by Joe Wilhelm Jr., Staff Writer
January 6, 2012
Area business leaders and former Pennsylvania Gov. Ed Rendell are emphasizing the need to invest in the transportation and public infrastructure of the U.S. and Jacksonville to stay competitive in the global marketplace.
“Jacksonville’s Infrastructure: A Local, State and Federal Perspective” was the topic of the forum co-hosted Thursday by the JAX Chamber and Building America’s Future Educational Fund, which Rendell co-chairs.
The former governor and local business leaders discussed the difficulty of finding funds for infrastructure and how the regulatory process slows projects.
“We invest to get a return on our investment. We invest to make us stronger, to build for the future,” said Rendell about the money spent on infrastructure in the U.S.
“If we don’t do it, the Chinese will, the Indians will, the Germans will, Europeans will, the Singaporeans will and we will be left behind. I don’t think that’s the type of America you want. I know it’s not the type of America I want,” he said.
Rendell joined former California Gov. Arnold Schwarzenegger and New York City Mayor Michael Bloomberg to establish the Building America’s Future Educational Fund in 2008.
The organization’s goal is to educate the public on the importance and benefit of investing in the national infrastructure system and to mobilize elected officials and like-minded organizations to advocate for increasing the national investment and reforming national infrastructure policy.
The organization partnered with the JAX Chamber to host the forum attended by more than 300 guests at the Hyatt Downtown.
Area business leaders were given an opportunity to discuss local infrastructure issues during a panel discussion, which included Jacksonville Port Authority CEO Paul Anderson, JTA Executive Director/CEO Michael Blaylock, JAA Executive Director/CEO Steve Grossman and CSX Executive Vice President of Sales and Marketing Clarence Gooden, who also is CSX chief commercial officer.
State Rep. Lake Ray moderated the discussion and first asked what needed to be done at any level of government to best use the dollars available and how private sector dollars can be used as well.
“Where we are now is we’ve got to make a determination if we are going to decide if we are going to go after this logistics center, making Jacksonville the logistics center of America. It’s going to take some hard choices and some decisions,” Blaylock said.
“As we have already heard, the federal government is only a partner, the state is only a partner, so we are all going to have to come together,” he said.
Anderson talked about finding more leaders like the people that were in the room.
“It’s going to take more people like Governor Ed Rendell, more people like Representative Lake Ray who have the guts, the fortitude and the common sense to be leaders in our country today. We don’t have that right now in Washington (D.C.),” said Anderson.
“It’s going to take groups like the U.S. Conference of Mayors, Building America’s Future, U.S. Chamber of Commerce, the American Association of Port Authorities, (National Retail Federation), National Association of Manufacturers, (Association of American Railroads) banding together to become a powerful voice to end the stalemate,” said Anderson, referring to the U.S. Congress.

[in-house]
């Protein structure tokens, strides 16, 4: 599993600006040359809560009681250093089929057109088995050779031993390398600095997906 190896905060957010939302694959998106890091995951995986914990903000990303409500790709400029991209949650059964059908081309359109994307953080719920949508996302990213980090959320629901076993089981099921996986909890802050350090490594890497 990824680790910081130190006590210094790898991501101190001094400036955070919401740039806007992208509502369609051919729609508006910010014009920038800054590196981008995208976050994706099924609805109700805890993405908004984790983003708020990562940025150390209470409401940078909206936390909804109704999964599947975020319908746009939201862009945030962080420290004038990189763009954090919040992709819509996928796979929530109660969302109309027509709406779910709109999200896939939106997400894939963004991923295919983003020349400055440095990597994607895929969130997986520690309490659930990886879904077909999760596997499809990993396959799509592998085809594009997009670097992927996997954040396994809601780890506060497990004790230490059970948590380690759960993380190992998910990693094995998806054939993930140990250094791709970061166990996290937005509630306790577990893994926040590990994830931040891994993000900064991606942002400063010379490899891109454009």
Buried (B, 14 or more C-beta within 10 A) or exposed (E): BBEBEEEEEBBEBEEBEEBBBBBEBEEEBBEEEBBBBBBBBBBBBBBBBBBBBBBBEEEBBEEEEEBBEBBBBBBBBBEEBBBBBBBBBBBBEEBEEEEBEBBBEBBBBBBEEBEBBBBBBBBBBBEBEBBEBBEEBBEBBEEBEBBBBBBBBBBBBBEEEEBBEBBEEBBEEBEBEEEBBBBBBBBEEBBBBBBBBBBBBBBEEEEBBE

Anderson referred to his testimony Oct. 26 before the U.S. House of Representatives Water Resources and Environment Subcommittee of the Transportation and Infrastructure Committee.
“We are using infrastructure that our grandparents built. We must build tomorrow’s infrastructure today. We are not doing that,” said Anderson.
He also saw public-private partnerships as a way of maximizing the limited dollars available from the different levels of government.
Grossman talked about mismanaged funding mechanisms that should be available for “bricks-and-mortar” projects.
“Over the last number of decades, governments at all levels have established mechanisms for transportation infrastructure, whether they be trust funds or tax increment districts,” said Grossman.
“In every level of government, the promises made with that money have been broken. The (Airport and Airway Trust Fund) was established to just build infrastructure. Today, less than a third of that money goes to build infrastructure,” he said.
“Most of it goes to fund the day-to-day operating expenses of the Federal Aviation Administration and, more importantly, over the last 10-15 years much of it has been frozen to cover the federal deficit,” he said.
Gooden represented the private sector on the panel and said he was glad to hear about the partnerships the authorities were seeking, but he didn’t have a solution for them.
“I like to see the way you guys started off with the private sector, but we’re broke,” said Gooden.
“I don’t see how Jacksonville, Savannah, Charleston, Wilmington, Norfolk, Baltimore, Philadelphia, New York, Boston, can all go to the United States government and expect to receive federal funds without some type of comprehensive plan. And why should I put the money in your place as opposed to somebody else’s because there is a finite amount of money there,” he said.
Gooden said he was pleased with what Jacksonville has to offer when applying for the limited government funding.
“You have to have a logical argument that makes our port better than anybody else’s port,” said Gooden.
“It seems to me that our logical argument is No. 1, we’ve got an opportunity to get a nuclear carrier here in Jacksonville. No. 2, in North Florida we have a natural advantage for the traffic from the Suez Canal. Third, we have to look at what the infrastructure is once you land the goods at the port. Can I get it in and can I get it out?”
Gooden was encouraged about the accessibility in Jacksonville to highways and railroad lines.
“What we have to do here in Jacksonville is sell the fact that our inland network transportation system is equipped,” said Gooden.